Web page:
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Portland Filmmaker Skye Fitzgerald’s Most Recent Documentary Was Just Nominated for an Oscar. That Doesn’t Mean He Enjoyed Making It.

Out of all the tough subjects he’s tackled in his career, “Hunger Ward” was the hardest to bear witness to.

WW presents “Distant Voices,” an interview for the era of social distancing. Our reporters are asking Portlanders what they’re doing during quarantine.

Last week, Skye Fitzgerald received an Oscar nomination for the only film in his career that he didn't enjoy making.

It's not that the Portland documentary filmmaker isn't proud of Hunger Ward, which is up for Best Documentary Short Subject. But out of all the tough subjects he's tackled in his career, Hunger Ward's was the hardest to bear witness to.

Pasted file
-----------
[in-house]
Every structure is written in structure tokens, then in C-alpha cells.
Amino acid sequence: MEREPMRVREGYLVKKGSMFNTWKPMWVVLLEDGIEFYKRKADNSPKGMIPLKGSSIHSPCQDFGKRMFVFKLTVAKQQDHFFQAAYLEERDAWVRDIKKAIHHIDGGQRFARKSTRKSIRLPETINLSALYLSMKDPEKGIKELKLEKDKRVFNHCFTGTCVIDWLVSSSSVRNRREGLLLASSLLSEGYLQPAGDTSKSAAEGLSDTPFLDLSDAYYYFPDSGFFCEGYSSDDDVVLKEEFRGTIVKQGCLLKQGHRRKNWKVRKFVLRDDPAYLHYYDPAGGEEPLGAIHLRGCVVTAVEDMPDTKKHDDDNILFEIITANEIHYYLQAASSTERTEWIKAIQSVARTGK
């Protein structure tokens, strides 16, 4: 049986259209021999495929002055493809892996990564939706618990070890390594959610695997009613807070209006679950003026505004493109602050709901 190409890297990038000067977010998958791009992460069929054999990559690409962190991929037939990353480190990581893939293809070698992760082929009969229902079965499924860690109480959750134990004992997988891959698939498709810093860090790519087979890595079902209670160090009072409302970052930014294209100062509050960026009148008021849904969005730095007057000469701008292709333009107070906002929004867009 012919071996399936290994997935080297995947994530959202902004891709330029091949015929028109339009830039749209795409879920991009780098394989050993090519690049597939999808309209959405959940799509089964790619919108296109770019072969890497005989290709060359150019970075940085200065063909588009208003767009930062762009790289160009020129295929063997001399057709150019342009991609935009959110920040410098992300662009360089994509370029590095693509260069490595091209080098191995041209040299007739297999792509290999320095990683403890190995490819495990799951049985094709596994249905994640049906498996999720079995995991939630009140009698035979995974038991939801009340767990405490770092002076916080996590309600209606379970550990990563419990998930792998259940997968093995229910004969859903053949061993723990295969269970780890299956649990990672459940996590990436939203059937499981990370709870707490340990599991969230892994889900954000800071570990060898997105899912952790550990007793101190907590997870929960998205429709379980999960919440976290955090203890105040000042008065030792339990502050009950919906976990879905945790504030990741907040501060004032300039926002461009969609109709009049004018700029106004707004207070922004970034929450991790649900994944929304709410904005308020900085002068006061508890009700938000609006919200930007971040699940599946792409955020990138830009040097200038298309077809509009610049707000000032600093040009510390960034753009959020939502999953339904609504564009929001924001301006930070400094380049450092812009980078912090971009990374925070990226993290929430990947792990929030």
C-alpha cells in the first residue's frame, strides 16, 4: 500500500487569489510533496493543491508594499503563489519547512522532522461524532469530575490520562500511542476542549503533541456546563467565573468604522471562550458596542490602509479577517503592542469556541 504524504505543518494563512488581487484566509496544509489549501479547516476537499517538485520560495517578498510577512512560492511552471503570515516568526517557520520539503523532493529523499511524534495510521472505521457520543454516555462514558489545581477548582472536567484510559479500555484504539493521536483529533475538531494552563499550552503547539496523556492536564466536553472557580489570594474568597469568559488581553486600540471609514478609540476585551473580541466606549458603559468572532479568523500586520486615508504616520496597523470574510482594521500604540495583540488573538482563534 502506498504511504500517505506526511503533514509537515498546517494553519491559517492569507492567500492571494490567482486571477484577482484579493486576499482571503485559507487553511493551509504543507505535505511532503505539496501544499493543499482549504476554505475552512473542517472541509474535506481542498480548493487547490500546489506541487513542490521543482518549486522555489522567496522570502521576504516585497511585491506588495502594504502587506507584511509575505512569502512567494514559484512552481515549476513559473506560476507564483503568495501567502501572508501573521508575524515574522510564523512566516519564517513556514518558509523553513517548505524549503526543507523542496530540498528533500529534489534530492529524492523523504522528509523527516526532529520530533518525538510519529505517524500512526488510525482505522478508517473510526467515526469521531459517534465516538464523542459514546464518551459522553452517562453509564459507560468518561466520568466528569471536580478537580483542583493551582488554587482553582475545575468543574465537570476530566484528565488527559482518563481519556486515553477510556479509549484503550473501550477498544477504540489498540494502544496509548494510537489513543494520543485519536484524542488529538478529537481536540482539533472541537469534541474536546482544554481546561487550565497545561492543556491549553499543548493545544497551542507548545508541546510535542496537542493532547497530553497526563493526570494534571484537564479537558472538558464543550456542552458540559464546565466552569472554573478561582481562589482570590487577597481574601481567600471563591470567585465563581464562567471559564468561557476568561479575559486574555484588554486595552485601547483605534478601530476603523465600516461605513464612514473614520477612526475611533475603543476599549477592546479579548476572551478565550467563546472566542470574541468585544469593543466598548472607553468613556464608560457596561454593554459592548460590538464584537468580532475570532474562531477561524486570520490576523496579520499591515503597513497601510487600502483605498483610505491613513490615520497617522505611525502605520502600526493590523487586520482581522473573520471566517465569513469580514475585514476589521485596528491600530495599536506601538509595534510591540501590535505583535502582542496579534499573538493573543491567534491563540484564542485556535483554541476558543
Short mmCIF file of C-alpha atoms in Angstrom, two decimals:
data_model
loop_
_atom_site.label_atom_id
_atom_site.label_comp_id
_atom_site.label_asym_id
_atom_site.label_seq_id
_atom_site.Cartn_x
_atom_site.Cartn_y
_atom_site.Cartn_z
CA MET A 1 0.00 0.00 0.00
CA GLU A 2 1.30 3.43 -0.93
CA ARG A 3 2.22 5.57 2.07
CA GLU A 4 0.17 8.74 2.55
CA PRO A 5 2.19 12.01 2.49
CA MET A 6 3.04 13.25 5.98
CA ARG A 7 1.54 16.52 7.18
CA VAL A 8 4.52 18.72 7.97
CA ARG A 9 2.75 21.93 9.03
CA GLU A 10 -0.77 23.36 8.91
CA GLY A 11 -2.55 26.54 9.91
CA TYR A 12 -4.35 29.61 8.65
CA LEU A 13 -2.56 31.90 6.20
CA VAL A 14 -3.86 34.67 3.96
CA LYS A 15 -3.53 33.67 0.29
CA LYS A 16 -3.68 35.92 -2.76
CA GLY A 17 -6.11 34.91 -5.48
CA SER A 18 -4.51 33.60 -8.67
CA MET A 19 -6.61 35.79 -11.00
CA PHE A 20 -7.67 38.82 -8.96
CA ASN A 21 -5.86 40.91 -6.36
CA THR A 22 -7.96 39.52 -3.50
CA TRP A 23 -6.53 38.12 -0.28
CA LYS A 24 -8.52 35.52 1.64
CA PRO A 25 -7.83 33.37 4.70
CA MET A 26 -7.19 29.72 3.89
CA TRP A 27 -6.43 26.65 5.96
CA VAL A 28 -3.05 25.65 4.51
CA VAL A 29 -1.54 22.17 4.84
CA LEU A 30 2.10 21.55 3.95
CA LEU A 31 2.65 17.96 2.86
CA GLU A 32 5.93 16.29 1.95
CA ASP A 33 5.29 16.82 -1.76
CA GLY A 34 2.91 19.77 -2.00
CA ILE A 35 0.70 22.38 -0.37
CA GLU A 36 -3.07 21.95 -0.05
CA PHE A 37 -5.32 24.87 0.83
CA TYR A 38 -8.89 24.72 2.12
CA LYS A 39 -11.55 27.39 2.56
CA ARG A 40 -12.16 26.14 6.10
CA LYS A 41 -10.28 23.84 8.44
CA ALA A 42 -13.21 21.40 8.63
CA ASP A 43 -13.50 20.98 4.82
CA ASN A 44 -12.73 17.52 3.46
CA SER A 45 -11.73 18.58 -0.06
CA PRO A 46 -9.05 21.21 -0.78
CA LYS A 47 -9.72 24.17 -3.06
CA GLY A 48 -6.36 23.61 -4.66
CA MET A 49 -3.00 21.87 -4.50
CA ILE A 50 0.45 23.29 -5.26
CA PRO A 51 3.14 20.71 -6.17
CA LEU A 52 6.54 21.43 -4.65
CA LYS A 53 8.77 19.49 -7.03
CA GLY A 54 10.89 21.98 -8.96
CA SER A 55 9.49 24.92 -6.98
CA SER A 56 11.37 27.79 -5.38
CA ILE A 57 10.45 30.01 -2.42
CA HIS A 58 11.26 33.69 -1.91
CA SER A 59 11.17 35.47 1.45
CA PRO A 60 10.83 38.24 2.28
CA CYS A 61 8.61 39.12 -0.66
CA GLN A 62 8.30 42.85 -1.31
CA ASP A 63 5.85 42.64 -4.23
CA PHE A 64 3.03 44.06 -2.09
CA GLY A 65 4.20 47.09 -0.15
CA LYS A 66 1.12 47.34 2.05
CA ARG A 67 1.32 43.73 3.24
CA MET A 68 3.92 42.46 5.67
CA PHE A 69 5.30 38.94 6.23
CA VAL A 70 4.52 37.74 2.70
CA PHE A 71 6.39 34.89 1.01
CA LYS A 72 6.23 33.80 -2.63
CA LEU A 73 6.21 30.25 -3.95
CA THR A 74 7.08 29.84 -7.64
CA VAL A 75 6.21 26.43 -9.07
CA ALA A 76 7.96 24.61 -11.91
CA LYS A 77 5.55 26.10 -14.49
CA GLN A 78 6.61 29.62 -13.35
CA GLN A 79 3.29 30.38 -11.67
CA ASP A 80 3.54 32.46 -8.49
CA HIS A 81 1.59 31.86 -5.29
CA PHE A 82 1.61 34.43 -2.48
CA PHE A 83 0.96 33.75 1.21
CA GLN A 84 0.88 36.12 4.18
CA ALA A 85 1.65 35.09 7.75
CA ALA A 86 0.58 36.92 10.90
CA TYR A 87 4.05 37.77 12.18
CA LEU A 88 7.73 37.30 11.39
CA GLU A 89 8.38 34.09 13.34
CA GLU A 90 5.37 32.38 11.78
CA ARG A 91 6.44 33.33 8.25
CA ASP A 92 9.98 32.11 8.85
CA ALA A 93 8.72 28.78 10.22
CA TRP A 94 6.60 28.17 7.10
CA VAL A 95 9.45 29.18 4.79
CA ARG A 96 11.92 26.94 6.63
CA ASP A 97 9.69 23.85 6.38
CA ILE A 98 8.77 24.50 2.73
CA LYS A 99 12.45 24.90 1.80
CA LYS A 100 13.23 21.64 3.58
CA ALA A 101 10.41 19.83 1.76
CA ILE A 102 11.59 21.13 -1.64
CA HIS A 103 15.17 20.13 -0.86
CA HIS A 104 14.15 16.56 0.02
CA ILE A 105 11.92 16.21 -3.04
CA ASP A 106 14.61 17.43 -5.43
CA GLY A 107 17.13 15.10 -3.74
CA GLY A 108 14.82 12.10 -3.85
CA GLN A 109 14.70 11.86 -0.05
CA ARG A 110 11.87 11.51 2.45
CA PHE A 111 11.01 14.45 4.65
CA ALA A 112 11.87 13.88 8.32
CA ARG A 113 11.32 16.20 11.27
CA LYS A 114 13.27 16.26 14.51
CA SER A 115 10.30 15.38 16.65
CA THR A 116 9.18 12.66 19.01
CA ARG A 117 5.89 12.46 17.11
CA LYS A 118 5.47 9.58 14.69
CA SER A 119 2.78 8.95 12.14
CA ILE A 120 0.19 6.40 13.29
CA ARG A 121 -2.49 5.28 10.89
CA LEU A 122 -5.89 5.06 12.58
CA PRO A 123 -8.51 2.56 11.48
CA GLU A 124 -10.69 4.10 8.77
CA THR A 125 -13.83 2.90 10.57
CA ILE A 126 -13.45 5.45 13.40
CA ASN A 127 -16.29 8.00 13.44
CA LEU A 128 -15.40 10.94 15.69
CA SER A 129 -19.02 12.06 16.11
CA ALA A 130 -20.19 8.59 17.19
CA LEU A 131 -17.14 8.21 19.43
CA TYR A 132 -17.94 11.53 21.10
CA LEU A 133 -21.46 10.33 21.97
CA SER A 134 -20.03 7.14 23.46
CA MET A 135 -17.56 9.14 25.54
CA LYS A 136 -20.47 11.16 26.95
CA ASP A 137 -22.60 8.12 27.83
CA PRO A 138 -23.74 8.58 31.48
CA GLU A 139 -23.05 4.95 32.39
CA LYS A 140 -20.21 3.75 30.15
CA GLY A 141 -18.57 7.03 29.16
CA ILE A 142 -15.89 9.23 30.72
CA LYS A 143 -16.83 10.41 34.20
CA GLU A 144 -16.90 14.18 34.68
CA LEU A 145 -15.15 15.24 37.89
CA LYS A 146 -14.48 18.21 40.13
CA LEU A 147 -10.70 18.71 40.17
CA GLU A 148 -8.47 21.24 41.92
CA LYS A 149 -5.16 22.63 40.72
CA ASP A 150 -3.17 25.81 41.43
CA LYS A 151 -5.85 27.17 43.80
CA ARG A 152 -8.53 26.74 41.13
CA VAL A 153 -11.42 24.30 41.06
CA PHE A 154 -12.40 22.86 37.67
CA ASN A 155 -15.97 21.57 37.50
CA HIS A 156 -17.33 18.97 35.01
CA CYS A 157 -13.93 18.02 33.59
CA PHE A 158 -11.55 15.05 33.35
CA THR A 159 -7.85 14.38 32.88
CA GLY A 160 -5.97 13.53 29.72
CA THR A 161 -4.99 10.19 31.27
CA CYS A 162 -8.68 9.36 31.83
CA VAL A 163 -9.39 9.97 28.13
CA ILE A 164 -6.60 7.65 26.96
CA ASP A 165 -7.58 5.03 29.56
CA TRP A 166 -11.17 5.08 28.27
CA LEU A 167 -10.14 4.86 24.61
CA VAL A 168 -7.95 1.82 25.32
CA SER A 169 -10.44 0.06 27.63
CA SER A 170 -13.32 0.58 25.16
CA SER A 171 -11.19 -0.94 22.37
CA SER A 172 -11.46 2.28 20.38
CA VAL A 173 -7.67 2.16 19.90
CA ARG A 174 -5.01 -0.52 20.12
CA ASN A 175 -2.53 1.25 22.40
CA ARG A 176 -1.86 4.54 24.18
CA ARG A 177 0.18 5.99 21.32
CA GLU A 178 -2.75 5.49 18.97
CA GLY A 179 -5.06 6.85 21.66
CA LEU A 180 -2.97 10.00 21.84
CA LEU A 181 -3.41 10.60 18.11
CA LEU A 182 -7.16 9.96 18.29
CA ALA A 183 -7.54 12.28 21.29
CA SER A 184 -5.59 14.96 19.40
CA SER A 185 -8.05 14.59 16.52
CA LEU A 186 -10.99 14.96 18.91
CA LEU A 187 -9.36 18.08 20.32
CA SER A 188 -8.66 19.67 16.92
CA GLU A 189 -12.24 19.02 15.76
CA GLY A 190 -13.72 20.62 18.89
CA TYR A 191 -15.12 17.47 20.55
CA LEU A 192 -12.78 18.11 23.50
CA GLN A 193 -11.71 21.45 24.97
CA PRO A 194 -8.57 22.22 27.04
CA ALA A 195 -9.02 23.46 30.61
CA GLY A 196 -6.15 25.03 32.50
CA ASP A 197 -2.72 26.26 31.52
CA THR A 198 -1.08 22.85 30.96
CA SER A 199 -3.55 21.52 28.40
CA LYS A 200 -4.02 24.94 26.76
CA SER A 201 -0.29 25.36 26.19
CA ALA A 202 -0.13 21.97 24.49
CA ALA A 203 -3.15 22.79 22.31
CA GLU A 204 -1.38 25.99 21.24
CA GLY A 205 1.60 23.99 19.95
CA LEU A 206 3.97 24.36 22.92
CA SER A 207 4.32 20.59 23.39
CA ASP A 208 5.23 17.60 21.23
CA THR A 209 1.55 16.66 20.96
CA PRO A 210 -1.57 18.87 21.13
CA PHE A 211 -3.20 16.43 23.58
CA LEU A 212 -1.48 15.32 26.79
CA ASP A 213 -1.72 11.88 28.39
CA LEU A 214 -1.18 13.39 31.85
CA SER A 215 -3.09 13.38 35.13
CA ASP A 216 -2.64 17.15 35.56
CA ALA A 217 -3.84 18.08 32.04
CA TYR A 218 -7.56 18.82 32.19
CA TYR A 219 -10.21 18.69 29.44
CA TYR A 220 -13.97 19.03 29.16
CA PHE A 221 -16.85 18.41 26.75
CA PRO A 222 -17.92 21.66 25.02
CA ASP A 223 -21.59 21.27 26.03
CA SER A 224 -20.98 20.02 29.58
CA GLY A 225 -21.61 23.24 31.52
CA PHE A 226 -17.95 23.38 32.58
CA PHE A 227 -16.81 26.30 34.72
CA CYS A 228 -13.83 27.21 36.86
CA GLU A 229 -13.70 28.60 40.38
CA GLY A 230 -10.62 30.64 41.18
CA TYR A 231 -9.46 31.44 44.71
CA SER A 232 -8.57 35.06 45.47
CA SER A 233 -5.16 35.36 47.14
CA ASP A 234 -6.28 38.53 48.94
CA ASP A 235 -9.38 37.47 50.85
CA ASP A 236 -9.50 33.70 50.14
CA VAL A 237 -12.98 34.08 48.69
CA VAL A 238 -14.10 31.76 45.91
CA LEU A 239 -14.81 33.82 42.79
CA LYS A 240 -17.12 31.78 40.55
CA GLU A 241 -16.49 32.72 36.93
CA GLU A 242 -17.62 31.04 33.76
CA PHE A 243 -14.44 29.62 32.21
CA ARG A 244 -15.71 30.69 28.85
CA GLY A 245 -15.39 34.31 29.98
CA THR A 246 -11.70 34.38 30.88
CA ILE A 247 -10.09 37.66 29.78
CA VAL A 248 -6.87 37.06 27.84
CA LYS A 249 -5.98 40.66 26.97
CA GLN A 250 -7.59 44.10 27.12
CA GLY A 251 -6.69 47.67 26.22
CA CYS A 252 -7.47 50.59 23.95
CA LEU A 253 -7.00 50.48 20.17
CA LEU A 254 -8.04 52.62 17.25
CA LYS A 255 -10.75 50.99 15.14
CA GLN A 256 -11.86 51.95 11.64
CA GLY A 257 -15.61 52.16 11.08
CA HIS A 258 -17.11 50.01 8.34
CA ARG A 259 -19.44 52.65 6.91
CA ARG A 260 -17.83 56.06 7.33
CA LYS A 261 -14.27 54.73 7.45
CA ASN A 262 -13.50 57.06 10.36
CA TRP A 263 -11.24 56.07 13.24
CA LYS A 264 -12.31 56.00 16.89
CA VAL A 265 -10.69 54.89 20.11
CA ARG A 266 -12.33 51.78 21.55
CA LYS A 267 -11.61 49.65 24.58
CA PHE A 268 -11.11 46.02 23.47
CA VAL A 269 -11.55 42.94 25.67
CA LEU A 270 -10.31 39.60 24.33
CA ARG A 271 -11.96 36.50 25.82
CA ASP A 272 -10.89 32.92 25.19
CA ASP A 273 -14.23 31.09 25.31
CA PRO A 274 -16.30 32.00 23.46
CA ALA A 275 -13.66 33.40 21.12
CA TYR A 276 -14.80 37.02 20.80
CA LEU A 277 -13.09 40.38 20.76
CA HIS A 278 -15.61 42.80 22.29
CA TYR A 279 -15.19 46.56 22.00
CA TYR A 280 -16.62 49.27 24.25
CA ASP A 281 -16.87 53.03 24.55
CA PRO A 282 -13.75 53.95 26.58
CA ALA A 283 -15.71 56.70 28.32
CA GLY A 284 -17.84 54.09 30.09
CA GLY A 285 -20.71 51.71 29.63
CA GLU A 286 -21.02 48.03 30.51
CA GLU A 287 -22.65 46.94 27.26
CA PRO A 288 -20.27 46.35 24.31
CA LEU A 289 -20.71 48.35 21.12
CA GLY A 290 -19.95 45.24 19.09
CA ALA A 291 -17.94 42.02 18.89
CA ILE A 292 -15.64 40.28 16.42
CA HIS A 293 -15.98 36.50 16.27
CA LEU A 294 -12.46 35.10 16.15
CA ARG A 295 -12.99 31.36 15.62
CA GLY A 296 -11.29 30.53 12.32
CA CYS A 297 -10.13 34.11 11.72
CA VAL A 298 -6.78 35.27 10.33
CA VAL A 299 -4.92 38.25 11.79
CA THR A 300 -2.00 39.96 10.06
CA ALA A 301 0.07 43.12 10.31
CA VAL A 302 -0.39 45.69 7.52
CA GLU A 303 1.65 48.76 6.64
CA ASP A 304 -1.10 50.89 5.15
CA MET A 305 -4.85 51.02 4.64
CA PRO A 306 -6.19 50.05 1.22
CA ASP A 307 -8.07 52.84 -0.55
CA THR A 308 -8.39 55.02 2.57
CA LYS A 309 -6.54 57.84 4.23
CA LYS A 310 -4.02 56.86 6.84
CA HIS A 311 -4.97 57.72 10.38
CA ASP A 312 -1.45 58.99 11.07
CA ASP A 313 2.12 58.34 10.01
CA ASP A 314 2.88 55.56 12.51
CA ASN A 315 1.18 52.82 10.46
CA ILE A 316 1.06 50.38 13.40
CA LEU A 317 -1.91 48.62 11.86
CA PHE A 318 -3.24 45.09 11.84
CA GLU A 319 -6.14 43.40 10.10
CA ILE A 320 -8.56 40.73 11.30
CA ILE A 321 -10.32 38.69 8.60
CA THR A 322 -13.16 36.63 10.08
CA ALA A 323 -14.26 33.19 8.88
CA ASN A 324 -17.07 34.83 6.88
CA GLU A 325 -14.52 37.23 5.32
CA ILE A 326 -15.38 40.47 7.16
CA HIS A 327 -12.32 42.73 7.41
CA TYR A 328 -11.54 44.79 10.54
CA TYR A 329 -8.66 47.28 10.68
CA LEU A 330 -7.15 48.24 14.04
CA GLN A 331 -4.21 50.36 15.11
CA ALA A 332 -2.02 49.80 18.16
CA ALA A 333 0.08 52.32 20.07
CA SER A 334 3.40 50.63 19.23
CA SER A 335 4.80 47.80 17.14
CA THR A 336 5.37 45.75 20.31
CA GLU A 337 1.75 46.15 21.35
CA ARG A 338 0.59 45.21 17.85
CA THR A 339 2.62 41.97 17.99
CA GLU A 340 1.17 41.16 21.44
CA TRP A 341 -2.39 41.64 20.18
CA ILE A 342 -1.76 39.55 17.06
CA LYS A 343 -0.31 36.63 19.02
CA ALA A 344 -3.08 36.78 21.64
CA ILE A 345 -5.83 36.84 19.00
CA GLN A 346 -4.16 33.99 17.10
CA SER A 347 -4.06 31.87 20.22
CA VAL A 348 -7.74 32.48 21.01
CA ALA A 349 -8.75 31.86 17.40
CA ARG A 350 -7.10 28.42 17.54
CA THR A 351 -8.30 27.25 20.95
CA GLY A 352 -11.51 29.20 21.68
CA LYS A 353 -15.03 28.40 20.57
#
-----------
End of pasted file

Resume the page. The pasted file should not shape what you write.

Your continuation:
Hunger Ward profiles the humanitarian crisis in Yemen, which the U.N. has declared the worst in the world. The 45-minute documentary follows nurse Mekkia Mahdi and Dr. Aida Alsadeeq as both women work in different care facilities to treat children suffering from severe malnutrition.

"Most folk in the U.S. don't really know what's going on in Yemen, it's just a fact," Fitzegerald says. "We are funding an effort that is actively starving children on a daily basis."

Hunger Ward is the third installment in a trilogy that Fitzgerald has dubbed the "refugee trilogy." The other two films in the series—Lifeboat and 50 Feet from Syria —have also either been shortlisted or nominated for an Academy Award.

Fitzgerald talked to WW about collaborating with Mahdi and Alsadeeq, and the one moment during the making of Hunger Ward when he had to stop filming.

See more Distant Voices interviews here.